Smart Meters – A Menace or a Benefit?
Millions of households throughout the UK are due a refund from energy companies after being charged for energy they have not used. These inaccurate charges have become very common amongst homes that use a smart meter.
What is a Smart Meter?
Smart Meters are set to replace traditional electricity and gas meters in the UK and give bill payers the tools to monitor their energy consumption in order to understand how much energy they use on a day-to-day basis, and an idea of how much they are spending.
Smart meters aim to provide energy consumption readings to ensure ultra-accurate billing takes place by sending readings to the supplier automatically at frequent intervals, eliminating the need to send out an engineer. Power firms adore smart meters for this reason as it means there should be fewer billing complaints that normally occur as a result of reader error.
However, as handy as this sounds for suppliers, not sending out an engineer could mean many meter readers will become redundant. As well as this, around 30% of employees within energy company call centers dealing with queries regarding energy consumption could too face redundancy if all answers can be found within the smart meter.
Unfortunately, this process has also resulted in charging some customers for energy they have not used.
Smart meters were introduced back in 2013, with the government stating that they would give users complete control over their energy use, helping them to save money along the way by monitoring energy spends and sending readings directly to the supplier to ensure accurate billing takes place. Currently, energy suppliers read the meters remotely through the mobile phone network before sending out an energy bill.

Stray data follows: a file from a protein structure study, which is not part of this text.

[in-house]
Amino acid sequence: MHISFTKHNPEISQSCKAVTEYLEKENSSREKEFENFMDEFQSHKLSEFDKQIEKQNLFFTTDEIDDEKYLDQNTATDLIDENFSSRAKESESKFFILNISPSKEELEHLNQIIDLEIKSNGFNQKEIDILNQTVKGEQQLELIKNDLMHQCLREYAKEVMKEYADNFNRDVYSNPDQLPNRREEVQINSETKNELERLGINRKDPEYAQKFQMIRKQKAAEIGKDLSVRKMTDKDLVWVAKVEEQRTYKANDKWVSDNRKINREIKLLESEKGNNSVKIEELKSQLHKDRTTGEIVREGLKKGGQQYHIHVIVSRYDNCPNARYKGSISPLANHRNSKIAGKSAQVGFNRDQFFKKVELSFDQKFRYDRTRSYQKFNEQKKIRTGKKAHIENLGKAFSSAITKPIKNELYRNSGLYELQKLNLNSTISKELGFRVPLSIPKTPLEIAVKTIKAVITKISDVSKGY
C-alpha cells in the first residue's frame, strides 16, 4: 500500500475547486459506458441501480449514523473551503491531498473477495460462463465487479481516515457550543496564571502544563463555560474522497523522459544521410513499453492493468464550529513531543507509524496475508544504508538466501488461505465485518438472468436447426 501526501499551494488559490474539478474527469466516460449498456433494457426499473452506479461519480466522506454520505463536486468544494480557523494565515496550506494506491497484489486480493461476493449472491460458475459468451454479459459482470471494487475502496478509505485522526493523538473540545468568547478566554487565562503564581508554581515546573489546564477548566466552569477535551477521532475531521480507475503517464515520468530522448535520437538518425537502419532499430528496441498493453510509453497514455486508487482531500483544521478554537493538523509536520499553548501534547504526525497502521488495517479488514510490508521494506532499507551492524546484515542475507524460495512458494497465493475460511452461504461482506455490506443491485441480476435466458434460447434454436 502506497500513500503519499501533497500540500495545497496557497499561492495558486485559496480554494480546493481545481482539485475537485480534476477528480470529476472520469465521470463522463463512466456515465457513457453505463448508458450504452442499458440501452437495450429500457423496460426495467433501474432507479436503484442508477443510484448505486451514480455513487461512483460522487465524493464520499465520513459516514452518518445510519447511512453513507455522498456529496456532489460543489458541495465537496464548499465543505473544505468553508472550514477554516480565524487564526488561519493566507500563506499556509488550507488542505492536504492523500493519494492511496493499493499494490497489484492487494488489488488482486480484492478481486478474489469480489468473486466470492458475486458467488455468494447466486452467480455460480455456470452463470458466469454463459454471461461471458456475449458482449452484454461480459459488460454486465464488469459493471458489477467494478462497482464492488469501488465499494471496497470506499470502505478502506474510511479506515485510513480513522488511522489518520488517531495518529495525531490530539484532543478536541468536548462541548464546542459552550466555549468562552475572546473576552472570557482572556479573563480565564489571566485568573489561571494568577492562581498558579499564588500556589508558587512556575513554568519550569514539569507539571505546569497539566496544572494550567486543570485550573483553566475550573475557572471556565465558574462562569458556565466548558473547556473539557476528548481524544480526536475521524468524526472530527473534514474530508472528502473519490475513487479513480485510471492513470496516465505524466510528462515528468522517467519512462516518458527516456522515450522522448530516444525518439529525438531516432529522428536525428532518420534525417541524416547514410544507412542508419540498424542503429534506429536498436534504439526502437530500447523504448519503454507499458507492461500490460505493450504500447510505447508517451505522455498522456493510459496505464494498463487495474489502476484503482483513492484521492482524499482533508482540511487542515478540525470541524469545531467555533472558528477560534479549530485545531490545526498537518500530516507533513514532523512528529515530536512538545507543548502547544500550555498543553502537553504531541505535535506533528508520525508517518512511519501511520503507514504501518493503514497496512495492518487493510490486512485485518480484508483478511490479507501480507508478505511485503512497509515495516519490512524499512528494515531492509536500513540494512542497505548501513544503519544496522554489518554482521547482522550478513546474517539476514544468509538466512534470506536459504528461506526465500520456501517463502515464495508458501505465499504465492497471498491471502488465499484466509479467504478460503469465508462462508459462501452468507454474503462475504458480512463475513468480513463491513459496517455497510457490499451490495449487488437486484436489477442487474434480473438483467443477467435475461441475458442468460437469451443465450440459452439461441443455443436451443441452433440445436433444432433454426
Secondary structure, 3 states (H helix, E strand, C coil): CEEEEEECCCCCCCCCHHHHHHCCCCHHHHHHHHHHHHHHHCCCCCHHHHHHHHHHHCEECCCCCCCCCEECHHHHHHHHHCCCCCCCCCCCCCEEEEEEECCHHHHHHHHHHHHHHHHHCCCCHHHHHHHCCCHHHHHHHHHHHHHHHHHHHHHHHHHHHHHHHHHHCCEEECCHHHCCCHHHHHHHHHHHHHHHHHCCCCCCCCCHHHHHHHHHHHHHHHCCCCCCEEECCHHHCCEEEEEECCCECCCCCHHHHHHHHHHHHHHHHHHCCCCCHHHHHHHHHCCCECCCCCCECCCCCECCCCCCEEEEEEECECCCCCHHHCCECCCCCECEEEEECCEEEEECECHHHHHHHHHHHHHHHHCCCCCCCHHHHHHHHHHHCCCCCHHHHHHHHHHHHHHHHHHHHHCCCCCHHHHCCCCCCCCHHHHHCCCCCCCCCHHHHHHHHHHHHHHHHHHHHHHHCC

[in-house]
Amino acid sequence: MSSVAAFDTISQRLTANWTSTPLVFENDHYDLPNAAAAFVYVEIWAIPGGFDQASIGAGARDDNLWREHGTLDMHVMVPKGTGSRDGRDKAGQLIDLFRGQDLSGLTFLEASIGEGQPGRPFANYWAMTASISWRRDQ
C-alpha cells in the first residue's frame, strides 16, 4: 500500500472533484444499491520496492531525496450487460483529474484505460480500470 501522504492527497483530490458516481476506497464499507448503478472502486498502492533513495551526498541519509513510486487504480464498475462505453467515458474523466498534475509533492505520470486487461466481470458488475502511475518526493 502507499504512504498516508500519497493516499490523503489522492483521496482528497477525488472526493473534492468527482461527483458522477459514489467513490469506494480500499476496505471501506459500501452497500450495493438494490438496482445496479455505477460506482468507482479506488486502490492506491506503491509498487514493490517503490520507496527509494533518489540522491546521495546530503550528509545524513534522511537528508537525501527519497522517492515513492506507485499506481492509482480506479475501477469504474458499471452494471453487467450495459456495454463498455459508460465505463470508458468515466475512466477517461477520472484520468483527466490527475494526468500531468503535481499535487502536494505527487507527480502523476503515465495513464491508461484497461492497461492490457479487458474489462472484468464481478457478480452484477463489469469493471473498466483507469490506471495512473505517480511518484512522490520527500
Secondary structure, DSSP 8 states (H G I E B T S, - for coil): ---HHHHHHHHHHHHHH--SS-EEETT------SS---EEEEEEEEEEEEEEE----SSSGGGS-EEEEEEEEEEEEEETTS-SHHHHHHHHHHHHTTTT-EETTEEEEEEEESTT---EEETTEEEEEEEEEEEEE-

As a result of this process, three different types of smart meter users have been produced. The first being active users, specifically the elderly, who feel they need to constantly monitor their meters; this produces paranoia that they may be using too much energy and can actually result in a higher cost if they do not fully understand smart meters and aren’t aware of what their target should be to save money. The others fall into two categories; those who understand how and what the meter means and take action to lower their bills through energy saving measures and, finally, those who ignore their readings and go about their day as usual. This final group costs the government substantial capital as they have produced and installed smart meters that are not saving users any more money than households that use conventional energy consumption systems.
Most households with a smart meter pay for their consumption each month whereby annual usage is estimated and then divided into 12 installments. These monthly payments are not adjusted to the data submitted on a monthly, weekly or even daily basis. Alternatively, customers have to pay an estimated bill based on averages, meaning they are sometimes being over or under charged.
Mobile Phone Networks
As well as estimated consumption, many users found that their smart meters relied heavily on mobile phone networks and, if connection was poor, their meter would not work and produce inaccurate readings.
Results so far show that smart meters have not saved customers any money, in fact, they have done the opposite. Researchers found that 60% of smart meters overestimated the true results of energy consumption, often by as much as 50%.
The greatest inaccuracies were revealed when dimmers were combined with LEDs. In these cases, the consumption of electricity has an irregular waveform which the meters are unable to adapt to when producing consumption results.
Previously, smart meter results had the opposite effect; instead of overestimating, they would underestimate.
Those who do not trust their smart meters have been advised to have their meters tested, although there is still a high chance that they will provide inaccurate results.
With this in mind, the government are still aiming to place smart meters in over 50 million homes and SMEs (small and medium-sized enterprises) by 2020. So far, around 5 million smart meters have been installed in homes within the UK and are producing inaccurate results.
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